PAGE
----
August 27, 2016

Accessible Images For Visually Impaired: Twitter Adds Alternate Text Description Option For Tweeted Images

From the Twitter Blog:

Starting today, people using our iOS and Android apps can add descriptions — also known as alternative text (alt text) — to images in Tweets. With this update, we’re empowering everyone to ensure content shared on Twitter is accessible to the widest possible audience.

Screenshot of Tweet Using Alt Image Feature

Source: Twitter

Enable this feature by using the compose image descriptions option in the Twitter app’s accessibility settings. The next time you add an image to a Tweet, each thumbnail in the composer will have an add description button. Tap it to add a description to the image. People who are visually impaired will have access to the description via their assistive technology (e.g., screen readers and braille displays). Descriptions can be up to 420 characters.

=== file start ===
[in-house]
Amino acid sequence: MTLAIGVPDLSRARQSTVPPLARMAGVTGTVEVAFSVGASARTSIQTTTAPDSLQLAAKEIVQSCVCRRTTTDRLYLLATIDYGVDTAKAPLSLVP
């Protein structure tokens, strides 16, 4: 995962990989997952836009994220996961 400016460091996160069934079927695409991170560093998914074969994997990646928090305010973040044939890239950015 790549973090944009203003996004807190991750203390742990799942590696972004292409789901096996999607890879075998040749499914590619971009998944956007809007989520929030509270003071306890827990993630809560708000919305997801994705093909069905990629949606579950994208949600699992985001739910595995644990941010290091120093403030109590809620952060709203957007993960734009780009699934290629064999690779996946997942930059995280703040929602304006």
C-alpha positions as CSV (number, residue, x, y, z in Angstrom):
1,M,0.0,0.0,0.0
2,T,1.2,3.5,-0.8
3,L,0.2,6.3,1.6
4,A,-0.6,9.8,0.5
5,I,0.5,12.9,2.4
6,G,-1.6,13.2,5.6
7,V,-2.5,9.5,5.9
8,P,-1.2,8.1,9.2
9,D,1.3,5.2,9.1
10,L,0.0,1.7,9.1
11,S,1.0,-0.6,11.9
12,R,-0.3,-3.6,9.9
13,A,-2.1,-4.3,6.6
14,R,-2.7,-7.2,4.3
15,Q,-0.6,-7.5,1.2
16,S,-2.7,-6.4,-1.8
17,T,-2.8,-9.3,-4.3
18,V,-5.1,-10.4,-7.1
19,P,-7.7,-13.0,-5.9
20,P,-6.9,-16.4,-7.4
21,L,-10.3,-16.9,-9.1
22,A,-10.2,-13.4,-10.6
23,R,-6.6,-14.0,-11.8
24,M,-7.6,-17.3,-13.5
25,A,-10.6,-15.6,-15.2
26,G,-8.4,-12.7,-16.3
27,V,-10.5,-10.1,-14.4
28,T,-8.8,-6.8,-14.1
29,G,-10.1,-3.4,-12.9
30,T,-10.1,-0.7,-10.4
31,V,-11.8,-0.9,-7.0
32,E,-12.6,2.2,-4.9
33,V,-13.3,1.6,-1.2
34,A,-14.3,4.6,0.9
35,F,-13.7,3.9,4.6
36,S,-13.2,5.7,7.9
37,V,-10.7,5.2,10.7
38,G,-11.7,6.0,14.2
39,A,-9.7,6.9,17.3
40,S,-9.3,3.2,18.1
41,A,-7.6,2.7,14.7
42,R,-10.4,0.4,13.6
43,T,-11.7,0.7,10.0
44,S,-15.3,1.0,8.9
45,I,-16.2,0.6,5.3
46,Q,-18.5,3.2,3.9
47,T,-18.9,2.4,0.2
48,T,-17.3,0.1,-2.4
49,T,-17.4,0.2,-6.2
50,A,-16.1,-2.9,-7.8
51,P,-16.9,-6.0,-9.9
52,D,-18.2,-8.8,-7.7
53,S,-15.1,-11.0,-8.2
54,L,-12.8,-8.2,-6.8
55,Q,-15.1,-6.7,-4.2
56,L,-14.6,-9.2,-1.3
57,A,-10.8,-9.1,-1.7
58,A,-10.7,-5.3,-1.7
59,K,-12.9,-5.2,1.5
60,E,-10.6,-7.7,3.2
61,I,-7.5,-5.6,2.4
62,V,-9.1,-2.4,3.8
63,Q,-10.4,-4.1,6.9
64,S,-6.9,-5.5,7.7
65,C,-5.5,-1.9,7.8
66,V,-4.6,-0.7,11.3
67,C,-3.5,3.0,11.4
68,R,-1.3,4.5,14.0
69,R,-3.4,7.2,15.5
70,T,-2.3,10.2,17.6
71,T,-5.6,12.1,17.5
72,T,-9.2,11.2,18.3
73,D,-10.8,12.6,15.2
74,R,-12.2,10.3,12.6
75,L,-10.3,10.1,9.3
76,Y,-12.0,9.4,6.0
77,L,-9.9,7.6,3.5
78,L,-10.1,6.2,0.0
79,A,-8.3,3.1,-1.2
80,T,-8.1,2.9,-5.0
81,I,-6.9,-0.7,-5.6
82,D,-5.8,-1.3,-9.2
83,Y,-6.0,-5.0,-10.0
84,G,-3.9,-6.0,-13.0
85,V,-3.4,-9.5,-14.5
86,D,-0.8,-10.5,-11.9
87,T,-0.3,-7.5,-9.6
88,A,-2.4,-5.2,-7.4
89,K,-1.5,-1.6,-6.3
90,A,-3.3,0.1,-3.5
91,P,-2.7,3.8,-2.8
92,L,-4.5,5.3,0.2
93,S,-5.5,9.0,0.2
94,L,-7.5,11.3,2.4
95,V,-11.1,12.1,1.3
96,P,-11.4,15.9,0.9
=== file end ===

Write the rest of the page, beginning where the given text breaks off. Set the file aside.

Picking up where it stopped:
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To ensure publishers and third-party clients also have the capability to add alt text to images, we’ve extended our platform products to both the REST API and Twitter Cards. We know this is especially important for specialized Twitter clients for the visually impaired such as EasyChirp, Chicken Nugget, and The Qube.

See Also: Making Images Accessible for People on Twitter (Via Twitter Help Center)

Gary Price About Gary Price

Gary Price (gprice@mediasourceinc.com) is a librarian, writer, consultant, and frequent conference speaker based in the Washington D.C. metro area. Before launching INFOdocket, Price and Shirl Kennedy were the founders and senior editors at ResourceShelf and DocuTicker for 10 years. From 2006-2009 he was Director of Online Information Services at Ask.com, and is currently a contributing editor at Search Engine Land.

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